Is abuse of prescription medications as dangerous as other forms of illegal drug use?
Psychoactive prescription drugs, which include opioid pain relievers, stimulants prescribed for ADHD, and central nervous system depressants prescribed to treat anxiety or sleep disorders, are all effective and safe when taken as prescribed by a doctor for the conditions they are intended to treat. However, they are frequently abused—that is, taken in other ways, in other quantities, or by people for whom they weren’t prescribed—and this can have devastating consequences.
In the case of opioid pain relievers such as Vicodin® or OxyContin®, there is a great risk of addiction and death from overdose associated with such abuse. Especially when pills are crushed and injected or snorted, these medications affect the brain and body very much like heroin, including euphoric effects and a hazardous suppression of breathing (the reason for death in cases of fatal opioid overdose). In fact, some young people who develop prescription opioid addictions shift to heroin because it may be cheaper to obtain.35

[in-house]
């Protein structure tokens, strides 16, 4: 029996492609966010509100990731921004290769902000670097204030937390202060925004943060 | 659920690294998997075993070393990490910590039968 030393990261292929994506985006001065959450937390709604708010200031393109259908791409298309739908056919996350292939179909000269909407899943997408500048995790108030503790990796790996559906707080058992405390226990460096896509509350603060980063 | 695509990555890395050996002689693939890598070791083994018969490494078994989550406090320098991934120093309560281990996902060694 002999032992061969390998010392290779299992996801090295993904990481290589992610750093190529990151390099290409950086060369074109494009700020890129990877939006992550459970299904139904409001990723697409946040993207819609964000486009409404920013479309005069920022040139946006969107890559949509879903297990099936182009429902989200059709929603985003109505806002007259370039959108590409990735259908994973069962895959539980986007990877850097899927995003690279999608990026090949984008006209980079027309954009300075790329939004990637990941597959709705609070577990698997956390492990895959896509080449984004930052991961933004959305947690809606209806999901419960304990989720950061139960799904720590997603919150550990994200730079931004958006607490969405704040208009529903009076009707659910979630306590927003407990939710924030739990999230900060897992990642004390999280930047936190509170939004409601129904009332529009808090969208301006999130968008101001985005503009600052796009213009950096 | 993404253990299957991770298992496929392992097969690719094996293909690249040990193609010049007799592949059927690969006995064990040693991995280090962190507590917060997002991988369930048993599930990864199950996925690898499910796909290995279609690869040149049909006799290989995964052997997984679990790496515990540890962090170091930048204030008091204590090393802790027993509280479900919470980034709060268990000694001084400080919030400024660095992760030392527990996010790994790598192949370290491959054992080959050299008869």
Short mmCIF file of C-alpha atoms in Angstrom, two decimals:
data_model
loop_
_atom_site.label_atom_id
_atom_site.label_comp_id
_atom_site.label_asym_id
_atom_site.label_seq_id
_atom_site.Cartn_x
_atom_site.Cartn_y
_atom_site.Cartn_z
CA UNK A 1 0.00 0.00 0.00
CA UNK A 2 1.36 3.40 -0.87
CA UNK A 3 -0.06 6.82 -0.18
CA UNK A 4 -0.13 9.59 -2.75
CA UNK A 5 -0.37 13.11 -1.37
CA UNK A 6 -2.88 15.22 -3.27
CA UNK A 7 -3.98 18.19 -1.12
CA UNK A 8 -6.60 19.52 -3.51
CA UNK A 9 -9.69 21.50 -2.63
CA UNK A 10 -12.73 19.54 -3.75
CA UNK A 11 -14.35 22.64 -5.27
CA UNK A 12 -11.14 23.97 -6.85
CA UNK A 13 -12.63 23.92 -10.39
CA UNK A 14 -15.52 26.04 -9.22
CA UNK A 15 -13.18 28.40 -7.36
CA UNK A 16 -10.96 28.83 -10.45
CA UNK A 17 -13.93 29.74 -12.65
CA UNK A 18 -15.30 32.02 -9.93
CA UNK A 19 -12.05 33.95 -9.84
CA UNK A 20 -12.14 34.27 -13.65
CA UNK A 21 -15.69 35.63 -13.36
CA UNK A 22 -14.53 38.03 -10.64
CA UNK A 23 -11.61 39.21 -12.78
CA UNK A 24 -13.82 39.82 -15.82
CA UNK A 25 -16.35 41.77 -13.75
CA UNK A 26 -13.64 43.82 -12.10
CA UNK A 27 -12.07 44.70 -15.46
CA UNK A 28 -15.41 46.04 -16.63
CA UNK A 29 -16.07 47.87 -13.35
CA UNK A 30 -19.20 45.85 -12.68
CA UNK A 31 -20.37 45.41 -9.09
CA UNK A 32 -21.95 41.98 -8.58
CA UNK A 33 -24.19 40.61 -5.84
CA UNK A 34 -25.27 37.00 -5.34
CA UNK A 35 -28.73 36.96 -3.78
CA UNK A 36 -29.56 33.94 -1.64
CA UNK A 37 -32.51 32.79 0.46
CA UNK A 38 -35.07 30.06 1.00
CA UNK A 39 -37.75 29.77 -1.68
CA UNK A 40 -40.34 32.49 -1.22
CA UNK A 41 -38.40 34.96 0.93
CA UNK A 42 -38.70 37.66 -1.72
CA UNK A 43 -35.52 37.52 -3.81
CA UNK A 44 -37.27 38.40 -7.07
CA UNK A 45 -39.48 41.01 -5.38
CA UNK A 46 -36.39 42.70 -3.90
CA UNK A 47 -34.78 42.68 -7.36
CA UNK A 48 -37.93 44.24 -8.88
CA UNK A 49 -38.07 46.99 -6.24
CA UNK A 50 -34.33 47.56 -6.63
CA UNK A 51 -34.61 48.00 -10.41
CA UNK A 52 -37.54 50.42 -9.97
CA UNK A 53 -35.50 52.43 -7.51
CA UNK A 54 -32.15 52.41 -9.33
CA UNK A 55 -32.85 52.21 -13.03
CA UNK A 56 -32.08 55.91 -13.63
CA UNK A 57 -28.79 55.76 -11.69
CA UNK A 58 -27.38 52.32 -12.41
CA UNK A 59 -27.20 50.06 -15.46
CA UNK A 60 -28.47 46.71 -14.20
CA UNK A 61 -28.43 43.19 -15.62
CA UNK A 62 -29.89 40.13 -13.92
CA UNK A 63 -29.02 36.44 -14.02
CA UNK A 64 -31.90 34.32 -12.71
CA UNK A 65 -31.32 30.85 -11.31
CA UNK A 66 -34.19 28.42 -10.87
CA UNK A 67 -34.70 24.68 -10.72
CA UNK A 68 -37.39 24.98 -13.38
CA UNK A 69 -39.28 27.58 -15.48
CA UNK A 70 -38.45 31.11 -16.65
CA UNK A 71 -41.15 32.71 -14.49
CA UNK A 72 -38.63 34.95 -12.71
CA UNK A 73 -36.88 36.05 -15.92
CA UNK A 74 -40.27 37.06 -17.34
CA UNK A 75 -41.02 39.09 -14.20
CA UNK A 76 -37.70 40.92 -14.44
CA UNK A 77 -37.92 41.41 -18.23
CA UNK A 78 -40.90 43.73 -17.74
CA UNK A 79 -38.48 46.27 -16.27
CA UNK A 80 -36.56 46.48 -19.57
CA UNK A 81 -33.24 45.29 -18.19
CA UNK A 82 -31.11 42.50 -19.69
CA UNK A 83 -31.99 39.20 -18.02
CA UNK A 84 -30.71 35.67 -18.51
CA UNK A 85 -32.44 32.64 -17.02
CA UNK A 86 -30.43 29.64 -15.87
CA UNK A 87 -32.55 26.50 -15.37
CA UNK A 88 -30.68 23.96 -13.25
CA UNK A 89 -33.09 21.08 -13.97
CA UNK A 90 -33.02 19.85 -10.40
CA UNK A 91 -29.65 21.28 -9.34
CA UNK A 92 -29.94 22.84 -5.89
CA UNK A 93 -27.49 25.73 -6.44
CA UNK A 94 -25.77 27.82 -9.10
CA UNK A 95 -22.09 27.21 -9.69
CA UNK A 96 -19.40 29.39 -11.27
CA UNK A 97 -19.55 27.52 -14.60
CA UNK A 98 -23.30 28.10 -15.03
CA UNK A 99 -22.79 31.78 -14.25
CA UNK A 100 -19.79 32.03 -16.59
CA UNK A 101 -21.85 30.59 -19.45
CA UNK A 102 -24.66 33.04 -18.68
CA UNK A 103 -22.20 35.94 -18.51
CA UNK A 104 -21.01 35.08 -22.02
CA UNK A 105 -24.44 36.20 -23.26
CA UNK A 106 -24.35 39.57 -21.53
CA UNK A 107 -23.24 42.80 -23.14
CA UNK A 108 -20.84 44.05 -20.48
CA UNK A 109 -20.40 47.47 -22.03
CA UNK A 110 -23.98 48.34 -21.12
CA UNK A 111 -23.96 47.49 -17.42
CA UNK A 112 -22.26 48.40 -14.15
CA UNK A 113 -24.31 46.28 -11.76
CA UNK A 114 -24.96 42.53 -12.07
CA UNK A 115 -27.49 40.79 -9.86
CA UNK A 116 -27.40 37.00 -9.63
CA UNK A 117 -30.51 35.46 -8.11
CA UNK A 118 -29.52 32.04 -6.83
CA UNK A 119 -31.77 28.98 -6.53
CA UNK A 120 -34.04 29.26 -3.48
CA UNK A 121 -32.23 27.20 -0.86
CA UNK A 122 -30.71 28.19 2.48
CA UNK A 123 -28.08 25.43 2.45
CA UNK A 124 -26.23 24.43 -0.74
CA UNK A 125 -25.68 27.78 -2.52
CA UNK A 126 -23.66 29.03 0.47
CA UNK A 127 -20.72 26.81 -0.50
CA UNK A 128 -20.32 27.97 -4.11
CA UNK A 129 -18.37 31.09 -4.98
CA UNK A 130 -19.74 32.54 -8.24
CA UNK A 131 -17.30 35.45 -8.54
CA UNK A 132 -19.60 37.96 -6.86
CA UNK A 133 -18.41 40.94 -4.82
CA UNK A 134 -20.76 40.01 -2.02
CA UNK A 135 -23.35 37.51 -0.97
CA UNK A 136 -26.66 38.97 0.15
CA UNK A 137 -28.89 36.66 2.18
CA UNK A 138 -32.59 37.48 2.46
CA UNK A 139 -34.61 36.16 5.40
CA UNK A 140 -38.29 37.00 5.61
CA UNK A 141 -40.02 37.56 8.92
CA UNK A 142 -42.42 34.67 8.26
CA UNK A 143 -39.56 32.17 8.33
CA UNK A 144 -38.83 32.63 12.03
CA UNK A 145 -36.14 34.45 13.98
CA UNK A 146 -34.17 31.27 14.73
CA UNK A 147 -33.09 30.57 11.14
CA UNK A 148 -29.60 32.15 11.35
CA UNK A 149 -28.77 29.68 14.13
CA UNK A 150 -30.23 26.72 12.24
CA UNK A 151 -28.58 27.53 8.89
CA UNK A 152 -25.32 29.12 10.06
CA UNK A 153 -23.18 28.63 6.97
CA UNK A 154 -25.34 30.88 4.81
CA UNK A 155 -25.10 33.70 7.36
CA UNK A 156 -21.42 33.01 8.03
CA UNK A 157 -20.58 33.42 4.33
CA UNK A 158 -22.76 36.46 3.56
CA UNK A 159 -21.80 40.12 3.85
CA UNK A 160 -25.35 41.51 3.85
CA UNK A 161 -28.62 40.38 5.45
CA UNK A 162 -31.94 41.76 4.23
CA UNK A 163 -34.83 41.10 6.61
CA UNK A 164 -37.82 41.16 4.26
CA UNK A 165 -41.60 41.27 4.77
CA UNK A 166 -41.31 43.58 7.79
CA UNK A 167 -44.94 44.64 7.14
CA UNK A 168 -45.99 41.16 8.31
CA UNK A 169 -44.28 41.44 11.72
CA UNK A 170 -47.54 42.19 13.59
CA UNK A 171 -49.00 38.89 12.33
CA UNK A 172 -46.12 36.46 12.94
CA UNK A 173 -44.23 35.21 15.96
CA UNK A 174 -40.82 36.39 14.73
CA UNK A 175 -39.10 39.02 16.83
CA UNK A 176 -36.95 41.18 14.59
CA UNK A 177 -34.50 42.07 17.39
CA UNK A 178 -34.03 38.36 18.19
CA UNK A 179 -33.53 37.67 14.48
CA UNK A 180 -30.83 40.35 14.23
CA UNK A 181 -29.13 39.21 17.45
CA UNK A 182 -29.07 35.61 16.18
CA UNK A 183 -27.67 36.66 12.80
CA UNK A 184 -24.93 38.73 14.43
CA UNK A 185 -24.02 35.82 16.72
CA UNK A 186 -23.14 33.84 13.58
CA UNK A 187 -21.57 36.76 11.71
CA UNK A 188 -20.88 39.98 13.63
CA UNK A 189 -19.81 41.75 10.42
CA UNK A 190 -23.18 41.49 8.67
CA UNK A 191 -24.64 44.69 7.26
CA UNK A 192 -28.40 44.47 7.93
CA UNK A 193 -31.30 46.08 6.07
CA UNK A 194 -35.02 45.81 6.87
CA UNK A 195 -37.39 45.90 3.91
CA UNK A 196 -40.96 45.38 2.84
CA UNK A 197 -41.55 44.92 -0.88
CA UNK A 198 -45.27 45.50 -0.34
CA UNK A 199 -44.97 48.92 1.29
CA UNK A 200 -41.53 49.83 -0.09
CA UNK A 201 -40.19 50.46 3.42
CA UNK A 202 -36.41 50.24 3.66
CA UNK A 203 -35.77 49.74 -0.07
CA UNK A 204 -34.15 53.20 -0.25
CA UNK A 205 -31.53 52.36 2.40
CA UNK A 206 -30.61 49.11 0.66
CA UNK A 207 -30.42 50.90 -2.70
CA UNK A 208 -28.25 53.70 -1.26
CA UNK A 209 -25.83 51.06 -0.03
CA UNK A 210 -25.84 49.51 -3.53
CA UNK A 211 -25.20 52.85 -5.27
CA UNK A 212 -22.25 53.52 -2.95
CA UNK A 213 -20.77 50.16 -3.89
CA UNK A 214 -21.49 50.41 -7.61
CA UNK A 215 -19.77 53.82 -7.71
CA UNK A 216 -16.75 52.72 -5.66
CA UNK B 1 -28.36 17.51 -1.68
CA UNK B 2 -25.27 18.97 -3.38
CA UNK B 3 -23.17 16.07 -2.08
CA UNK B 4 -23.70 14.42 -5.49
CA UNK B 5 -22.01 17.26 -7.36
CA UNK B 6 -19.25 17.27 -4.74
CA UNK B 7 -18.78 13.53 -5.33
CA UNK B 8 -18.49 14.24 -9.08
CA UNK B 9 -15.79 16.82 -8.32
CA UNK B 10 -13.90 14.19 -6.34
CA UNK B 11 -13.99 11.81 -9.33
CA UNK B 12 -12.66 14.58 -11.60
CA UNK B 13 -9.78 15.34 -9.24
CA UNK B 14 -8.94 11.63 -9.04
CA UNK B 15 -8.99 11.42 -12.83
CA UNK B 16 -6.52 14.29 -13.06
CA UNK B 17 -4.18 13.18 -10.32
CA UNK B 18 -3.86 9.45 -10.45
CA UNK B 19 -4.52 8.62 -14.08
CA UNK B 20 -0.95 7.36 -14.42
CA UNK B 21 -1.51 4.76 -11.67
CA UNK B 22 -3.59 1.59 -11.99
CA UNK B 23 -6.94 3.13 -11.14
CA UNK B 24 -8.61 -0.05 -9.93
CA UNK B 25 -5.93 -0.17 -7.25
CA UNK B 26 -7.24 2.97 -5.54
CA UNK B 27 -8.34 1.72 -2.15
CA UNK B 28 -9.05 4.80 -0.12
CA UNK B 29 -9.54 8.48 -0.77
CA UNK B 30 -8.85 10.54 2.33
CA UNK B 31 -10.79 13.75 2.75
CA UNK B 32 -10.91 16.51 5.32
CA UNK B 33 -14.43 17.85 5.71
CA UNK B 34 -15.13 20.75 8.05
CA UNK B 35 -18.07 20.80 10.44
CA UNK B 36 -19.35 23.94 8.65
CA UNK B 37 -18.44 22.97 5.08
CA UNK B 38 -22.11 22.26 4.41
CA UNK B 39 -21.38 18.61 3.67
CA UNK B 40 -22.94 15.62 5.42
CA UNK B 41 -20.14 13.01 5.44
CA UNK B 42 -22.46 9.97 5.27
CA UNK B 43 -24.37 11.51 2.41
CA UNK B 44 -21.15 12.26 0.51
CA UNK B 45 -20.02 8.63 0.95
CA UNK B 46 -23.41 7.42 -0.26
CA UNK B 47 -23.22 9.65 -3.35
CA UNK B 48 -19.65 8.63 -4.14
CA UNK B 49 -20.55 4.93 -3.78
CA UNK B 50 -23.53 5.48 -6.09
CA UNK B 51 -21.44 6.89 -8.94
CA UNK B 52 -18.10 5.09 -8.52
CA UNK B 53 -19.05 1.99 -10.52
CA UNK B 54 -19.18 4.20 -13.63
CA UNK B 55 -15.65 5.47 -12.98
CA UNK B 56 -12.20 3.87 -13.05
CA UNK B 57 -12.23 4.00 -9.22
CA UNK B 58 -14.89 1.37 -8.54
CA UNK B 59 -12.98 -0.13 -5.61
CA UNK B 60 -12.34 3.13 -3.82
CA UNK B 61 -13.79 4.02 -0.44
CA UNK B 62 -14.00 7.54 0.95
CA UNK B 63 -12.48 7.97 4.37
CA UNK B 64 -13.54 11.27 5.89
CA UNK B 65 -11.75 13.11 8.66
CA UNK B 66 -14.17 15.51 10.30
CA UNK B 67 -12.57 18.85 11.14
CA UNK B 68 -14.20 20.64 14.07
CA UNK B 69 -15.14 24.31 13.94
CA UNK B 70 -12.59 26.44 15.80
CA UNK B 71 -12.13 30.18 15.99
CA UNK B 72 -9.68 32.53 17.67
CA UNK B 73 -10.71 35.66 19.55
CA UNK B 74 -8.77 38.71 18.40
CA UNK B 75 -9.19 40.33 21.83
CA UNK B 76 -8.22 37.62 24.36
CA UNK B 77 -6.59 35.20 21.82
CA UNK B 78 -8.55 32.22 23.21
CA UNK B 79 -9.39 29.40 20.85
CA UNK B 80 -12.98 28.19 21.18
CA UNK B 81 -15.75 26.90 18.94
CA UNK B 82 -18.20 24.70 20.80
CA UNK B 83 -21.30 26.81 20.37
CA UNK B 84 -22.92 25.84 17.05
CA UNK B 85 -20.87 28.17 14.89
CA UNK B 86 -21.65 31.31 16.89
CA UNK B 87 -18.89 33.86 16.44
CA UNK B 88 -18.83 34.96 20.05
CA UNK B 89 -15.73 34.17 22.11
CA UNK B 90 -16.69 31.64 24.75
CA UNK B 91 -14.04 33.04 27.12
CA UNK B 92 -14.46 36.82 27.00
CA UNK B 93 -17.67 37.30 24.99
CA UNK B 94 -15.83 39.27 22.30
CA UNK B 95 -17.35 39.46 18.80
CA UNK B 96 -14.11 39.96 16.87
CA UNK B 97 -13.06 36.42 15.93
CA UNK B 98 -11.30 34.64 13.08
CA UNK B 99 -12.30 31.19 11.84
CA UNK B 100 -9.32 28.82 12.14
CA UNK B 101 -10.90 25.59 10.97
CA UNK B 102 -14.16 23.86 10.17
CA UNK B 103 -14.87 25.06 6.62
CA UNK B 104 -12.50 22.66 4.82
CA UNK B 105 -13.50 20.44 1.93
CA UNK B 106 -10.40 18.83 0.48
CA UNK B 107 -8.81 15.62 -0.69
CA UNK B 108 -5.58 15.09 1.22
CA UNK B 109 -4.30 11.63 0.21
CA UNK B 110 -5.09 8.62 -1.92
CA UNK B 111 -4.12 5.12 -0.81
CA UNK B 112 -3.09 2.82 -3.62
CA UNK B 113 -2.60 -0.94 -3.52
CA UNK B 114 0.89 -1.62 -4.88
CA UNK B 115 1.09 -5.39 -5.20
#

ADHD medications such as Adderall® (which contains the stimulant amphetamine) are increasingly popular among young people who take them believing it will improve their school performance. This too is a dangerous trend. Prescription stimulants act in the brain similarly to cocaine or illegal amphetamines, raising heart rate and blood pressure, as well as producing an addictive euphoria. Other than promoting wakefulness, it is unclear that such medications actually provide much or any cognitive benefit, however, beyond the benefits they provide when taken as prescribed to those with ADHD.36
Cite this article
NIDA. (2014, January 14). Principles of Adolescent Substance Use Disorder Treatment: A Research-Based Guide. Retrieved from https://www.drugabuse.gov/publications/principles-adolescent-substance-use-disorder-treatment-research-based-guide